The state of freight is a major topic of conversation inside corporate boardrooms, as the backups at ports, rail yards and inland distribution hubs over the past two years snarled U.S. supply chains.
While there are signs that freight congestion is starting to ease, transportation capacity is stretched beyond limits, and no political action can correct the imbalance. Companies have to accept the situation and find ways to minimize its impact.
As a result, shippers are taking a fresh look at modes they may have rejected in the past. For example, expedited shipping services that were once relegated for emergencies are now an everyday part of the transportation mix.
The congestion at ports and a shortage of containers, for example, is driving demand for air freight, as companies switch from sea to air to meet market demand across geographies. Air freight is typically 12 to 16 times more expensive than sea transport, but the gap has shrunk as ocean carriers increased their rates in response to heightened consumer demand resulting from the pandemic. The growth in air cargo has even spurred ocean carriers to purchase aircraft to help customers ship freight around the world, demonstrating that flying cargo may not just be a short-term trend. The fact that ocean rates are now falling only underscores the unpredictability of the freight market and the imperative for shippers to develop an agile, multimodal approach.
The shift to air cargo represents a philosophical transition. In a world of free, two-day shipping, everything is time sensitive. That means expedited services have to be built into inventory management models. Customers are more likely to engage a shipper who is prompt and responsive and who delivers in a timely manner. For customers, value comes from experience, consumption and use.
In building more effective and optimized shipping and delivery systems, you can also tap into over-the-road expedited services. These have traditionally been handled as dedicated truckload shipments. But that is inefficient, because expedited loads often don’t fill an entire trailer and could fit in smaller vehicles, such as sprinter vans, cargo vans, box trucks and straight trucks. However, the traditional small vehicle expedited market poses its own challenges. Until recently, it has been highly fragmented, meaning that it was difficult for shippers to locate and book the vehicles they needed, when they needed them. Historically, the small vehicle expedited market has catered to highly time-sensitive industries, such as automotive manufacturing, and the rates associated with this mode reflected the premium nature of the service being provided.
Due to its higher costs, traditional expedited freight has been primarily utilized for shipments over shorter distances. Today’s small-vehicle expedited networks leverage technology to defragment the market, create competition and thereby reduce costs, empowering shippers to utilize this mode for local, regional or even cross-country shipping needs like never before. Small-vehicle expedited shipping also minimizes risk of frequent loading and unloading, damage, theft and mishandling when using other modes of transportation, such as traditional LTL.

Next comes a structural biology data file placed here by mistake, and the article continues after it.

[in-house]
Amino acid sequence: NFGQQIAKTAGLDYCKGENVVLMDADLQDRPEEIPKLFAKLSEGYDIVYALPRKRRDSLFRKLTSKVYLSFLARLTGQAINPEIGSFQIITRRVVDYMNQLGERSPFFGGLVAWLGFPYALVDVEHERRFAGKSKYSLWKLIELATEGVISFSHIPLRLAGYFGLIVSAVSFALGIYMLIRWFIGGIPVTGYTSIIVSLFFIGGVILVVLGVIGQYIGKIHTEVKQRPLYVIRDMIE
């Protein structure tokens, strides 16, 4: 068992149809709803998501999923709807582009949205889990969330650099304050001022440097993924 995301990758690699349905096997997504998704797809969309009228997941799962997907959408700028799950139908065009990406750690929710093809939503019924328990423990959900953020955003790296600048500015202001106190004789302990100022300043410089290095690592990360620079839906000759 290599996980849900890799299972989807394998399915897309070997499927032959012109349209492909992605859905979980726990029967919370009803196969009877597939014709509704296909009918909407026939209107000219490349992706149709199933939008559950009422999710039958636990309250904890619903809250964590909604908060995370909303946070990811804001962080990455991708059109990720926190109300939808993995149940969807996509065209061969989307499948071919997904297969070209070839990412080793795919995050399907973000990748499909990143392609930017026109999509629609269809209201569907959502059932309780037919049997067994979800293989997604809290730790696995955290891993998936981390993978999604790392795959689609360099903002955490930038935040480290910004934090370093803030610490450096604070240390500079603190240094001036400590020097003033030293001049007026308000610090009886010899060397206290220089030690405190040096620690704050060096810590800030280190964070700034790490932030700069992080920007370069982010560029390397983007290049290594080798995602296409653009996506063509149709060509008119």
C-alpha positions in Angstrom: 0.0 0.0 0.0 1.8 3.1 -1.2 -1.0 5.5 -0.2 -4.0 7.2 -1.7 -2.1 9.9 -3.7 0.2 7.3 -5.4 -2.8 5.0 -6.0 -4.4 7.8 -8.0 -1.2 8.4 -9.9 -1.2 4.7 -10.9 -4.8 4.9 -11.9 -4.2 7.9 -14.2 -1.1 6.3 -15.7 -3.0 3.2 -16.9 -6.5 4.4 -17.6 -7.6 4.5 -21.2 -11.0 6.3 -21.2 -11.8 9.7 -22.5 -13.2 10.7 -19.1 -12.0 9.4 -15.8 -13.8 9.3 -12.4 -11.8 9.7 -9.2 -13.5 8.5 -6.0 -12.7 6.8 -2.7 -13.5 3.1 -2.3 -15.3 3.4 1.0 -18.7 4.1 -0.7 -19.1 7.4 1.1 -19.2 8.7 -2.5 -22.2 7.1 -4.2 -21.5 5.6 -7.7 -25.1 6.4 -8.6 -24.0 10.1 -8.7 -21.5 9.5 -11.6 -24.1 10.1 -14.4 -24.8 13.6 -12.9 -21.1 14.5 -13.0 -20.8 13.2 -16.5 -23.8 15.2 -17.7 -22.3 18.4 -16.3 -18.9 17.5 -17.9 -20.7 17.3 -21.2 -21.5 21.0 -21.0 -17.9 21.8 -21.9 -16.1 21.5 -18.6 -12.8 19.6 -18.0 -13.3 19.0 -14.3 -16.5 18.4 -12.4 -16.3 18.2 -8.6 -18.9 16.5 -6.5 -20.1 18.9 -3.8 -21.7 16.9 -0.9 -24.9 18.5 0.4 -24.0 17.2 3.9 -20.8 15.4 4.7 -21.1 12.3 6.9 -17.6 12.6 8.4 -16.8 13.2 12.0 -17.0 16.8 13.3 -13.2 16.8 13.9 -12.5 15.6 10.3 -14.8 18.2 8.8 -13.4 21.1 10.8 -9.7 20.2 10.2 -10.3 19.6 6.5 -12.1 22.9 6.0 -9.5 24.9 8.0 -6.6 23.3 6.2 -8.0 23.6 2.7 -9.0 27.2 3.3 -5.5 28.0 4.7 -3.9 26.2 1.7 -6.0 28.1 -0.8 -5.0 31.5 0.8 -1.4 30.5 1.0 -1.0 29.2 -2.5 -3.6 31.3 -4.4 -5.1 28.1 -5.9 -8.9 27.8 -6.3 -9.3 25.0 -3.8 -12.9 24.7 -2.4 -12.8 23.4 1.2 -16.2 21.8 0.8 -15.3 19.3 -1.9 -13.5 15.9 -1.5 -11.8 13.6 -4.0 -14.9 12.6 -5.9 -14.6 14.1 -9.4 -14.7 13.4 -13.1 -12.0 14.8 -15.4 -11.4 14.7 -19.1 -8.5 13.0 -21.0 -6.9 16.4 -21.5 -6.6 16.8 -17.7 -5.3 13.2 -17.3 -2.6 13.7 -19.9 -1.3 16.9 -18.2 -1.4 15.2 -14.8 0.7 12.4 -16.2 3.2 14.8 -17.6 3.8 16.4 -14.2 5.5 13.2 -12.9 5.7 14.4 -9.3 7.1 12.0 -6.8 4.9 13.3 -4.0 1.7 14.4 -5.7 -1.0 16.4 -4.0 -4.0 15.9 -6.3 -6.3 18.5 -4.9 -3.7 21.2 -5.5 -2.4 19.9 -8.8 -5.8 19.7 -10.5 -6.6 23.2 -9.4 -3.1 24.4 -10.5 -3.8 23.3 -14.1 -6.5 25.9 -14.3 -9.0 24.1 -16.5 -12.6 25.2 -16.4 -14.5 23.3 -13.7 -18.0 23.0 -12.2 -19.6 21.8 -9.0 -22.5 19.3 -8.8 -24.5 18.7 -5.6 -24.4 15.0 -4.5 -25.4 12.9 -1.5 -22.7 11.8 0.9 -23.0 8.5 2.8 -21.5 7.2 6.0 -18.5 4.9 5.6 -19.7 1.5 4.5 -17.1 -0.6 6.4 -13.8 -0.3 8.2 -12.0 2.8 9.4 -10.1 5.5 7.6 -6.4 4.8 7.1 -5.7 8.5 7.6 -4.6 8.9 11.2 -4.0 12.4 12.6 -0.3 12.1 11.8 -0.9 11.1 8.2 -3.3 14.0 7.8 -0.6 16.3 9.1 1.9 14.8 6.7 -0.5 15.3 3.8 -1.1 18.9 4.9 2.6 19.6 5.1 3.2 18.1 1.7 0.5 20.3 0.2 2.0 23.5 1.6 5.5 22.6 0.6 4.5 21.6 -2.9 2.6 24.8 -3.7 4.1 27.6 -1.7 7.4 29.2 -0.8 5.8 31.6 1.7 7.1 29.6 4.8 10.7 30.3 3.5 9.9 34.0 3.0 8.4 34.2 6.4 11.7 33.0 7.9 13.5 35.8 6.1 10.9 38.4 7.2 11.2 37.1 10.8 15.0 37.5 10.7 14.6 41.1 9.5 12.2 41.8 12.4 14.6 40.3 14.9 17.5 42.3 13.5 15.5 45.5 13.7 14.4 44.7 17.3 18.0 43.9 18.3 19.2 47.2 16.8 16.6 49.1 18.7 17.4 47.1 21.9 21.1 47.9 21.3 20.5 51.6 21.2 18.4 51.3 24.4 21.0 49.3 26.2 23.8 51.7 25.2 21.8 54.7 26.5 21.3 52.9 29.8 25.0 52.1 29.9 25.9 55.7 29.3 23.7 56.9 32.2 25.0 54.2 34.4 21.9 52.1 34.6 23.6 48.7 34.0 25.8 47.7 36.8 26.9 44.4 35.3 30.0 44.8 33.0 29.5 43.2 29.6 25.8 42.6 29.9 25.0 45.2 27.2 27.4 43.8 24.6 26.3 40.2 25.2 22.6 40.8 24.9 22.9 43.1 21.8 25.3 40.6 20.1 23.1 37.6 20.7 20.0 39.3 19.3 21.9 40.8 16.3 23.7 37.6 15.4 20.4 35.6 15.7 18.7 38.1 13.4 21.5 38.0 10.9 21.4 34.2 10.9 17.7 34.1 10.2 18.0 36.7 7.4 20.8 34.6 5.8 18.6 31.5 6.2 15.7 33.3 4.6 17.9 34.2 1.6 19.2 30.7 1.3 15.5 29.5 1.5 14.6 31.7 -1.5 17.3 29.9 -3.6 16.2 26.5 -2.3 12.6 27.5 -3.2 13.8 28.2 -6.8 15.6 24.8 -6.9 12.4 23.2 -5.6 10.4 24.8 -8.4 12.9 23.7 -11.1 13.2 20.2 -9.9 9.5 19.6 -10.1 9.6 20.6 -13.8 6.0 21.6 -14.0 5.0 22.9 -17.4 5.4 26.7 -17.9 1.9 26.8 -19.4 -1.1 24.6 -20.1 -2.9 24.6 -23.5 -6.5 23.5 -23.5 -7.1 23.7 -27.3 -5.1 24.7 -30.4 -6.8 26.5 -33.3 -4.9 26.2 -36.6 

Today’s supply chain management is all about risk mitigation. More than two years of pandemic-induced disruption has forced companies to revamp their supply chains to make them more resilient. A McKinsey survey of supply chain executives found that nearly all (92%) had improved resilience through physical changes to their supply-chain footprints. These changes include increasing inventory of critical products, dual sourcing of raw materials, and increasing inventory along the supply chain.
Increasing inventory levels has led to increases in the cost of warehouse space. To offset the higher storage costs, or when warehouse capacity in suitable locations is simply unavailable, some shippers have resorted to storing cargo in containers. The practice has worsened the shortage of transportation equipment that has plagued supply chains throughout the pandemic.
Many retailers that have built up inventories in response to pandemic-driven consumer demand increases are now discovering that they may not only have too much inventory on hand, but that their inventory may not be positioned where it is needed. Repositioning this inventory poses yet another challenge that small-vehicle logistics can affordably and efficiently address.
The situation further illustrates the fragility of logistics networks and the need to increase capacity. To be sure, customers also should recognize that building resilience might impact efficiency and ultimately increase costs.
In this dynamic environment, shippers have to adjust their beliefs and expectations to reflect current supply chain realities. The transportation capacity crunch isn’t going away anytime soon, and they have to plan accordingly.
Everyone is in the same predicament with backlogs, late shipments, and higher costs. Still, customers have a strong desire for reliability and are willing to pay more for a better customer experience. On-time delivery is one of the key ways customers judge their experience. Today’s small-vehicle expedited shipping offers shippers faster delivery and increased agility, which can be a competitive advantage in today’s challenging marketplace.
Alex Winston is president of Expedite All.
Timely, incisive articles delivered directly to your inbox.